Class of 1984 Fall 2018 Letter

Fall 2018

Dear 1984 Classmate,

Remember getting ready for college? My parents had a kid at Luther for eleven years in a row and one year there were two of us there at the same time. They had hauling our stuff to college down to a fine art.    

So, it’s the start of a new school year at Luther, one that promises to be as wonderfully action-packed as ever. In August, the college welcomed 575 new students to campus. Over the summer, they read a book that many Luther grads will remember from Paideia: The Odyssey. Say it with me, “Rosy fingered dawn.” This year’s edition comes with a twist: it’s the first English translation by a woman, Emily Wilson, and by all accounts it’s a vivid, engaging, and sprightly retelling of the classic homecoming story. If you’re up for a return to your Paideia roots, you can join the fun through Luther’s reading guide to the book: luther.edu/paideia/program/summer-reading/the-odyssey.

Speaking of homecomings, this year we’ll celebrate two important milestones during Luther’s Homecoming Weekend, October 26–28. First, the Black Student Union (BSU) commemorates its 50th anniversary this fall. There are several events planned during Homecoming and throughout the year to celebrate the founding of the organization—including forums, lectures, a brunch, and a BSU reunion—so mark your calendars. Luther’s Nursing Department also observes a birthday—its 40th—this fall. Homecoming Weekend, Kris Dreifuerst ’85 will lead a workshop for nursing educators and deliver the Ironside Distinguished (Alumni) Lecture in Nursing, which will be followed by an open house at Luther’s simulation lab.

Want another reason to go home to Luther? In addition to Homecoming lecturers, Luther will welcome other notable speakers to campus this season. On October 23, social psychologist Jonathan Haidt will deliver the Farwell Distinguished Lecture, “The Coddling of the American Mind: How Good Intentions and Bad Ideas Are Setting Up a Generation for Failure.” His book of the same name, published earlier this month, explores how the cultural climate of “safetyism” on college campuses across the U.S. interferes with the healthy development of students. He argues that recent social and cultural trends are setting children up to fail as healthy, autonomous, adaptable adults. If you don’t have time to read the book, you can get a snapshot through Haidt’s Atlantic article:  theatlantic.com/magazine/archive/2015/09/the-coddling-of-the-american-mind/399356.

Finally, most have heard that President Paula Carlson will retire at the end of the 2018–19 academic year. During her time at Luther, President Carlson added several academic programs to the college, renewed outdoor facilities, expanded Luther’s Career Center services, developed and launched the “Next Steps for Sophomores” program, added a dean of institutional equity and inclusion to Luther’s staff, and achieved Luther’s goal of reducing its carbon footprint by 50 percent by the end of 2015, among other things. Luther’s Board of Regents is taking the necessary steps in the presidential search process with the hope of transitioning leadership over the course of next summer and having a new president in place for the 2019–20 academic year.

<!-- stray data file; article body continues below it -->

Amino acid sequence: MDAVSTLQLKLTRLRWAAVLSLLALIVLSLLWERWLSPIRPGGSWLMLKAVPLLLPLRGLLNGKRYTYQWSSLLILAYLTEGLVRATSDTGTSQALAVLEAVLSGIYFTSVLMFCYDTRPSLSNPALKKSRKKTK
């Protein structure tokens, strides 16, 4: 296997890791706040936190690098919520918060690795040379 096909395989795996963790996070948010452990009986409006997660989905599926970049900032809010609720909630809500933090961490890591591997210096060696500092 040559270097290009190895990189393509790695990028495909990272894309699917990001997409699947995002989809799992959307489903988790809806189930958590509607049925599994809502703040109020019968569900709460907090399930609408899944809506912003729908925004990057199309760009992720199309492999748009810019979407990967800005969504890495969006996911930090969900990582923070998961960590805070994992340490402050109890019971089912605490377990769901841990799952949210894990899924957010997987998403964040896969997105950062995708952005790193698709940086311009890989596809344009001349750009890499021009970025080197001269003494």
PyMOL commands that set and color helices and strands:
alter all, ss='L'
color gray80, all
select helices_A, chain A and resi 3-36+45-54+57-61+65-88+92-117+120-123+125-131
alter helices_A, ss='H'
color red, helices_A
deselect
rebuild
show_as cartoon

Remember, even if you can’t make it “home” please support Luther with your time, talent, and donations. Your gift may be made in many ways. You can make a gift today by using the attached form and the reusable envelope or by visiting givenow.luther.edu.

While changes are afoot at our alma mater, Luther also holds tight to its traditions, like keeping in touch with you, our valued alumni. We hope you’ll let us know what’s new in your life too! Until then, best wishes for a fall that’s as beautiful as it is in the Oneota Valley.

Soli Deo Gloria, Luther-Luther-Luther!

Michele Minske

 

1984 class agents: 

Michele Minske
2005 39th Street
Des Moines, IA 50310
515-240-2849
[email protected]

Paul and Sonja (Shatzer) Gibbs
320 Pheasant Avenue
Marion, IA 52302
319-373-5372
[email protected]

CLASS NOTES 

Steven Berg is an AS400 programmer at Stine Seed Company in Dallas Center, Iowa. 

Gail Bolson-Magnuson is owner of Agora Arts in Decorah. The gallery celebrated 25 years in business in 2017.

Jeffrey O’Brien is an architect and project leader at Slingshot Architecture in Des Moines, Iowa.

David Stork is of counsel in the Corporate Group at Stoel Rives LLP in Portland, Ore.

OBITUARIES

Jeffrey Michael McCarty of Phoenix, Ariz., died May 11, 2018, age 57.

Lars A. Oldenburg of Eden Prairie, Minn., formerly of Stoddard, Wis., died Aug. 14, 2017, age 61.

The full obituaries of classmates listed in this letter can be found on the Luther College website at: luther.edu/in-memoriam/

If you would like a printout of the obituaries listed above in their entirety mailed to you, please contact us at: [email protected], or 563-387-1509.